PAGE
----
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Walk-year Mets doing their best to ignore lively trade winds

Jay Bruce #19 of the New York Mets

Jay Bruce #19 of the New York Mets hits an RBI single scoring Curtis Granderson #3 against the San Francisco Giants in the top of the eighth inning at AT&T Park on June 24, 2017 in San Francisco, California. Credit: Getty Images / Thearon W. Henderson

SAN FRANCISCO — Years ago, when he first heard his name linked to trade rumors, Mets outfielder Curtis Granderson still was excited about starting what became a long and productive tenure with the Tigers.

The rumors consumed him. They became a topic of constant conversation with former teammate Joel Zumaya, the reliever whose name also had come up in a potential deal with the Braves.

“Early in my career, I let it get to me,” Granderson said of rumors that ultimately went nowhere. “I vowed from that day that I’m not going to do that.”

Now that general manager Sandy Alderson has indicated that he will listen to offers, it’s a challenge that will be shared by many in a Mets clubhouse stacked with the kind of walk-year players whom contending teams might look to add. Granderson is among a group of Mets in the final year of their contracts.

It includes relievers Addison Reed and Jerry Blevins, shortstop Asdrubal Cabrera, second baseman Neil Walker, first baseman Lucas Duda and outfielder Jay Bruce, who arrived in a deadline-day deal almost a year ago.

Bruce, 30, has 20 homers and 52 RBIs in 70 games. It’s the kind of offensive surge that made him an attractive trade chip last summer.

“I’ve been through this before,” Bruce said. “I’ve had a blast here, I’ve really enjoyed my time. But I also understand that there’s a business side to it, and that teams are trying to make themselves better now and for the future. And sometimes teams end up on the other side of that than they expected to be.”

Of course, this situation is somewhat different. Injuries and poor performances have sabotaged this season, but the Mets still believe they have a window for contention next year. They retain control of a core group that includes Noah Syndergaard, Jacob deGrom, Yoenis Cespedes, Michael Conforto, Jeurys Familia and Amed Rosario, one of the top prospects in baseball.

The Mets even have remained open to considering a qualifying offer for Bruce at season’s end, with an eye toward potentially keeping him under control past this season. At this point, he’s the only potential free agent the Mets are believed to be open to retaining.

The belief that contention still is within arm’s reach will shape how the Mets proceed. Consider Blevins, the lefty-killer who has a 2.45 ERA in a league-leading 39 appearances. Blevins’ deal also includes a $7-million club option for next season that would make him even more valuable as a trade chip.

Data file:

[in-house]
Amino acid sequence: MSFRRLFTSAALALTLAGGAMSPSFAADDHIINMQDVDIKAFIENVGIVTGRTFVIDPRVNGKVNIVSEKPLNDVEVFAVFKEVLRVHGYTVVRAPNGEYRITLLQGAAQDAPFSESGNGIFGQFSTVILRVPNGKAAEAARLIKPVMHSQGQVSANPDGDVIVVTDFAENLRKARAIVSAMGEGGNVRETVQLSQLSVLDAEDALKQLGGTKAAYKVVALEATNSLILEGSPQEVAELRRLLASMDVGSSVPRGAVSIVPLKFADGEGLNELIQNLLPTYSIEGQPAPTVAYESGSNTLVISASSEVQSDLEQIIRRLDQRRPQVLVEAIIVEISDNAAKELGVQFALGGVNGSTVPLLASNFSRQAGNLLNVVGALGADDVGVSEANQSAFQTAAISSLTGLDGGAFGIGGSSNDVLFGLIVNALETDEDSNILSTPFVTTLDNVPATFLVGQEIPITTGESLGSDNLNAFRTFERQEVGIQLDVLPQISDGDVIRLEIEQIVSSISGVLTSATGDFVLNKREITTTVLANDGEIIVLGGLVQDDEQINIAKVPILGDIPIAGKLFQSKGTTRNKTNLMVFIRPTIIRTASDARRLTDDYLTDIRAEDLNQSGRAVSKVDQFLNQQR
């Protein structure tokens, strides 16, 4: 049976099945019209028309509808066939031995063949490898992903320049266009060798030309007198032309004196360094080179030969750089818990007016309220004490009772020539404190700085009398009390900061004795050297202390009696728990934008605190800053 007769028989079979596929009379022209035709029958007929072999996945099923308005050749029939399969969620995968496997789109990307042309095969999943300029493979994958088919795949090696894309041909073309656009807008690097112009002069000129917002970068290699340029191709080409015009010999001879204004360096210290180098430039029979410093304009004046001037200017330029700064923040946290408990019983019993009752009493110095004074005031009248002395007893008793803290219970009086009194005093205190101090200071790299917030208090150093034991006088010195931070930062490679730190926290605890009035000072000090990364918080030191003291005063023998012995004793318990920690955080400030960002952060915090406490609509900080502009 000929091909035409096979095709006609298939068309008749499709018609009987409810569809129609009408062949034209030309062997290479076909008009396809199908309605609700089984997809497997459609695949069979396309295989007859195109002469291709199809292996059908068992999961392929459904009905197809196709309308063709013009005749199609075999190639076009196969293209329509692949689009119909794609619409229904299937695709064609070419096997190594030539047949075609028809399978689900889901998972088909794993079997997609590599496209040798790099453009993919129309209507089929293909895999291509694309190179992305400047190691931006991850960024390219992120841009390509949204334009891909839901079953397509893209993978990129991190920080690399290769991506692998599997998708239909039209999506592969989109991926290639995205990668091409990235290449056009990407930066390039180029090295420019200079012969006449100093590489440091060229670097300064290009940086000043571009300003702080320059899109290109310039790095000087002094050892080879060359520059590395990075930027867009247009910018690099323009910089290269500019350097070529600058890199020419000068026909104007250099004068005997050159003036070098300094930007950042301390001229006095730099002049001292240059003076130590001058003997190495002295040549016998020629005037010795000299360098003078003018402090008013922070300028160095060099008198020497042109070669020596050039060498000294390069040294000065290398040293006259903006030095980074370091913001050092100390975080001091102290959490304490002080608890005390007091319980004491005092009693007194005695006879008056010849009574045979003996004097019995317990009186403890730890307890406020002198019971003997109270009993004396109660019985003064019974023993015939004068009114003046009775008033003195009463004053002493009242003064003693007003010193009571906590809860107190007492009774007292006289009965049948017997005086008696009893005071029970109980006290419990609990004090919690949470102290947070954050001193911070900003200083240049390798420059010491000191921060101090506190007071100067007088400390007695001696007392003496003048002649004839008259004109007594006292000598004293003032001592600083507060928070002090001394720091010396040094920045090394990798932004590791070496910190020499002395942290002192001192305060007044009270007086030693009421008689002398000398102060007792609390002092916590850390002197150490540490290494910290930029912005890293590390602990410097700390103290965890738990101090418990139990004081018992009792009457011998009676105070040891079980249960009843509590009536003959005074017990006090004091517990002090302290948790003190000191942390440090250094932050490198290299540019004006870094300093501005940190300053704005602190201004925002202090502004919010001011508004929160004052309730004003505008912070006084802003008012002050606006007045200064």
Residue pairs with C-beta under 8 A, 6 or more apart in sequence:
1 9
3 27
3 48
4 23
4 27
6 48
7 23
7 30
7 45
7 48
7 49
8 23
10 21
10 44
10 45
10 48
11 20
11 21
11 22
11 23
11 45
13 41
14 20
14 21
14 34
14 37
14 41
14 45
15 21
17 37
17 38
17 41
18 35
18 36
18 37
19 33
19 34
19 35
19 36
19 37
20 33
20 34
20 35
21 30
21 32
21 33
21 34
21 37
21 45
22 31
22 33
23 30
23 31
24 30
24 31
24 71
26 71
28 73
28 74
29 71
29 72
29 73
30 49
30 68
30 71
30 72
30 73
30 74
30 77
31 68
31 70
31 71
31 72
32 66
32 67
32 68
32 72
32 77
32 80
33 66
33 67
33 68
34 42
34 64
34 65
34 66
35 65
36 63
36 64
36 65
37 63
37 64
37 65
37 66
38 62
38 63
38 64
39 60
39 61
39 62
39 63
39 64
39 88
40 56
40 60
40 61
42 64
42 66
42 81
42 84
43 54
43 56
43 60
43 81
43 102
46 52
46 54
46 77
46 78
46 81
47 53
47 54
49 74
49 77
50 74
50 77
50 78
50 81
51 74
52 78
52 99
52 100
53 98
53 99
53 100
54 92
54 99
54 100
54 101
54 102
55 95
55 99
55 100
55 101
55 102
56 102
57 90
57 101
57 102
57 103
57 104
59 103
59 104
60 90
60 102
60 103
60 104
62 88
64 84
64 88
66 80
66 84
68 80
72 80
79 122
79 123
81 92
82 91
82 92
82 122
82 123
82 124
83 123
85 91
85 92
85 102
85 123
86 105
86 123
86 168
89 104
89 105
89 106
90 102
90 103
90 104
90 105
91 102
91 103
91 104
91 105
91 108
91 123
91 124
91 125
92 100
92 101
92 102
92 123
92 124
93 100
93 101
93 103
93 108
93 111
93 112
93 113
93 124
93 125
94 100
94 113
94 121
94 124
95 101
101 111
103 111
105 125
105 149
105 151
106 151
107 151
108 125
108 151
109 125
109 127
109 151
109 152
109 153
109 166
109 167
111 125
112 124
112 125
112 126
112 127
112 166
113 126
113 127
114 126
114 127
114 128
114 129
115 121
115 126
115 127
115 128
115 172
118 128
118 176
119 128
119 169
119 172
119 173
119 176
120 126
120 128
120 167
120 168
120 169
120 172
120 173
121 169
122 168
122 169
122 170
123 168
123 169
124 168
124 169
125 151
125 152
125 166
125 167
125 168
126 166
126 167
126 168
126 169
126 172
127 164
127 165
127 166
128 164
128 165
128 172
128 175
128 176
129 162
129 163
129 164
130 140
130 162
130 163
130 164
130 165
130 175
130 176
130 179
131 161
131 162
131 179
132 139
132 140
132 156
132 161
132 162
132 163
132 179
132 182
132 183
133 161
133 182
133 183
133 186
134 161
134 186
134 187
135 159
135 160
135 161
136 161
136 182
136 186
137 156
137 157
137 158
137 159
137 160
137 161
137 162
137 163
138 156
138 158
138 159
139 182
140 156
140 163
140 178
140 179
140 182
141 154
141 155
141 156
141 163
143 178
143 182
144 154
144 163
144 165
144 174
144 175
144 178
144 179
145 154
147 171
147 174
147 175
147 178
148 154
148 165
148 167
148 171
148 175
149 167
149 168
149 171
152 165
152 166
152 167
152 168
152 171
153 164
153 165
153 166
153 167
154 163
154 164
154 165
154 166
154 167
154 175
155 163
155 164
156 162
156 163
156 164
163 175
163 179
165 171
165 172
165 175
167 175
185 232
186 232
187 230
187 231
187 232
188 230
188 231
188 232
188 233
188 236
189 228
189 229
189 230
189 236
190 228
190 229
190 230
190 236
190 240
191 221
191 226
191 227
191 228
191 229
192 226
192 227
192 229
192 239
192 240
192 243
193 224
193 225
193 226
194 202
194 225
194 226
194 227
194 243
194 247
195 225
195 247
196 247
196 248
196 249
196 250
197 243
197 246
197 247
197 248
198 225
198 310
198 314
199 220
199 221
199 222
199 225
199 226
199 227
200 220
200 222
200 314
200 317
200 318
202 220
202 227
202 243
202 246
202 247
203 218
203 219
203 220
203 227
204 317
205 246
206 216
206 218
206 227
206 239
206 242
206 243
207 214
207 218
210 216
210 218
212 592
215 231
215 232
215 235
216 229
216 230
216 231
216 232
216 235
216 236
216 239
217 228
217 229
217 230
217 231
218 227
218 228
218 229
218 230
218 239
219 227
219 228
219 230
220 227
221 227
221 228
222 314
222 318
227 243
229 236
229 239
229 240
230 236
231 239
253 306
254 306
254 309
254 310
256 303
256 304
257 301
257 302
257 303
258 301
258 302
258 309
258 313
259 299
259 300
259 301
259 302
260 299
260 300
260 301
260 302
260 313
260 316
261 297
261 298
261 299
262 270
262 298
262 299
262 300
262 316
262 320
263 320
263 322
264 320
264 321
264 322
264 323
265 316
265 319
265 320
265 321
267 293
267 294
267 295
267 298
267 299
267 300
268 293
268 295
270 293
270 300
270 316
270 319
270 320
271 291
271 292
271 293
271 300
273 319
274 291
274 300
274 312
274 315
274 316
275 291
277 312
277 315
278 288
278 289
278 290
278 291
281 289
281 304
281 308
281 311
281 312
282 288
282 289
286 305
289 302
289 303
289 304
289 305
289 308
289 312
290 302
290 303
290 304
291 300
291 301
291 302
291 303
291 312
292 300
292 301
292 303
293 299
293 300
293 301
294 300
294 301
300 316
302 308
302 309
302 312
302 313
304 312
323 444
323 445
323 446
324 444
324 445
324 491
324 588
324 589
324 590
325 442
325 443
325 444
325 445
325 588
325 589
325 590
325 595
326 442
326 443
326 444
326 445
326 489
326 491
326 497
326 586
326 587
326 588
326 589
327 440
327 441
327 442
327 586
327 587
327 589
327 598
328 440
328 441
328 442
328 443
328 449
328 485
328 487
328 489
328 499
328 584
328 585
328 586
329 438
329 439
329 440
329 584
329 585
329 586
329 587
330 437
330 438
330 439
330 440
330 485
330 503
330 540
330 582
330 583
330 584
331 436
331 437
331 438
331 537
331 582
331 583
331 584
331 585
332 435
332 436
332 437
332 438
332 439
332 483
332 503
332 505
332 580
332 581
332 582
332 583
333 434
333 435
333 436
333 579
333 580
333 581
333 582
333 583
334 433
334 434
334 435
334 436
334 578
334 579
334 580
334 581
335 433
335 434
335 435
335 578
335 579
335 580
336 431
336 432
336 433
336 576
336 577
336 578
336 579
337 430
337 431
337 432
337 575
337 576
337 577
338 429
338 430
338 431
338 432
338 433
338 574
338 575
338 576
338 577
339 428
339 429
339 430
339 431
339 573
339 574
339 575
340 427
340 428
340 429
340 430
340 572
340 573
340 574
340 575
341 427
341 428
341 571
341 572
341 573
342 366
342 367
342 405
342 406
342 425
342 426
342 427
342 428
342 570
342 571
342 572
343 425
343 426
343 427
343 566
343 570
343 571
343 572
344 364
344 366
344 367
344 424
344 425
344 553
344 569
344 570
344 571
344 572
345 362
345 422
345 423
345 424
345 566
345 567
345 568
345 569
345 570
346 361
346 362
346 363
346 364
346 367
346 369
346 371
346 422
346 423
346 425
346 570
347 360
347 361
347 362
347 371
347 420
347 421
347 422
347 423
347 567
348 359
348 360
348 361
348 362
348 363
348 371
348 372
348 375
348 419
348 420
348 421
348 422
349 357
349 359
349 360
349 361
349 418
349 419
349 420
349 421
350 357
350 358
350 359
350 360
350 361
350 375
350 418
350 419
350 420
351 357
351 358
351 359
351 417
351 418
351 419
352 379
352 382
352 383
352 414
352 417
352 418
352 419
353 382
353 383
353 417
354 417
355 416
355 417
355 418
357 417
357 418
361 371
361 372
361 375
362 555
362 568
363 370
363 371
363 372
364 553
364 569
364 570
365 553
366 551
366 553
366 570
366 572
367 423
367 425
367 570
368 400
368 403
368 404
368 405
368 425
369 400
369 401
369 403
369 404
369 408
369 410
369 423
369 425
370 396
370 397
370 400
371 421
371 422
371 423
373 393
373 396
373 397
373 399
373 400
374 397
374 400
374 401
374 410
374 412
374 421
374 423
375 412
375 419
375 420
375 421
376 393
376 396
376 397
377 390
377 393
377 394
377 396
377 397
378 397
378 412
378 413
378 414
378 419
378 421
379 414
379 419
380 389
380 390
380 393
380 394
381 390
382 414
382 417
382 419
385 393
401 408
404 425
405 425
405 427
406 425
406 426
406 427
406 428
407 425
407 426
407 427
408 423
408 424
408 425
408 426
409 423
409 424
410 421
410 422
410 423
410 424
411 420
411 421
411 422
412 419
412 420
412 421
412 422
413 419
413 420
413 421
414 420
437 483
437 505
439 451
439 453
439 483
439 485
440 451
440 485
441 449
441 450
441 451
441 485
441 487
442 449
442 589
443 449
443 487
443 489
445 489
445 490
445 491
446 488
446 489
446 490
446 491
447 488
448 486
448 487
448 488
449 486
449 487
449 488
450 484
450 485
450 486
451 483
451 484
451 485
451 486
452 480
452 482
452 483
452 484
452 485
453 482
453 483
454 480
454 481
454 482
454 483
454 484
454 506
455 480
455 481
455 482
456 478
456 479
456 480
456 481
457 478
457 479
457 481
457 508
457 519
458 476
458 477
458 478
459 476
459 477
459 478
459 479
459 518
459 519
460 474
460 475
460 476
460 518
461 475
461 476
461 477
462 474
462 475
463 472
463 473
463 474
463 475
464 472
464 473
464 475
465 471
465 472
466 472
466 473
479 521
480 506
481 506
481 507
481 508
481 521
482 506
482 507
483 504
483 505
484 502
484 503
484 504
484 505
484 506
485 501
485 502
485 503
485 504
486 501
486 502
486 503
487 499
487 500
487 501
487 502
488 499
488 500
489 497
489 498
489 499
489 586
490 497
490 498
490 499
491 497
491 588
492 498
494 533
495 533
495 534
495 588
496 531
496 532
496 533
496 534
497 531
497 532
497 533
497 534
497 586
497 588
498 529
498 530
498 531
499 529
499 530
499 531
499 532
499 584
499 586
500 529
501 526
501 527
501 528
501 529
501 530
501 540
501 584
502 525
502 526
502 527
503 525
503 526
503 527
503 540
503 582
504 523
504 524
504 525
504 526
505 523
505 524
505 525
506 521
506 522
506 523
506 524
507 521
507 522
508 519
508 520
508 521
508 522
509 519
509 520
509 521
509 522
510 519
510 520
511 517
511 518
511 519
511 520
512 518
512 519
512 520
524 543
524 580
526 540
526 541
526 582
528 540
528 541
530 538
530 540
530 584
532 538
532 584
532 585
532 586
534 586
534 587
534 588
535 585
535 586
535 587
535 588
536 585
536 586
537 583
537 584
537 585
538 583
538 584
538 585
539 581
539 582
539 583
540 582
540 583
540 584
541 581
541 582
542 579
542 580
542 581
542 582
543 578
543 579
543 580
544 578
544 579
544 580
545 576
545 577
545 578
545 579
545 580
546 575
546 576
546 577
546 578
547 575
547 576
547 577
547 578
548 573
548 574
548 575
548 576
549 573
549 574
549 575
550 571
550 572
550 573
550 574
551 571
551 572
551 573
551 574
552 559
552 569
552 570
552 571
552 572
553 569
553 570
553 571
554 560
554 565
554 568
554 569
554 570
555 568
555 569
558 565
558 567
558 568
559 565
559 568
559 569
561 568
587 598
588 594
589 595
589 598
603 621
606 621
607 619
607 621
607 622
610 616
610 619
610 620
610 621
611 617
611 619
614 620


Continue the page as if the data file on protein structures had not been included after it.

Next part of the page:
The Mets are leaning toward retaining Blevins and picking up the option, though sources indicated that he could be moved in the right deal.

“This would be a first for me playing in that situation,” said Blevins, an 11-year veteran who never has been dealt at midseason. “But I treat it like any other thing you can’t control. Try to ignore it, do your best to not think about it. It’s out of my control. There’s nothing I can do. If I worry about it, it doesn’t matter, so you do your best to ignore it.”

Within the industry, the belief remains that the market will favor buyers rather than sellers. For now, Alderson appears ready to let things play out, with the possibility that the landscape will shift leading up to the July 31 deadline. Though the Mets have made it clear they will listen, industry sources said they have stopped short of aggressively shopping their players.

The Mets also could wind up retaining most of their assets, especially with a market in which veteran trade pieces might fetch midlevel prospects at best. Nevertheless, the rumors won’t stop swirling anytime soon.

“It’s something that the veteran guys have gone through at some point in time, a lot of rumors and speculation,” said Granderson, whose 1.184 OPS in June has raised his trade value. “A lot of the times, it doesn’t end up panning out the way that you think it might. Instead of stressing about it and worrying about stuff that you can’t control, you continue to be ready to play, and if something happens, they’ll let us know.”

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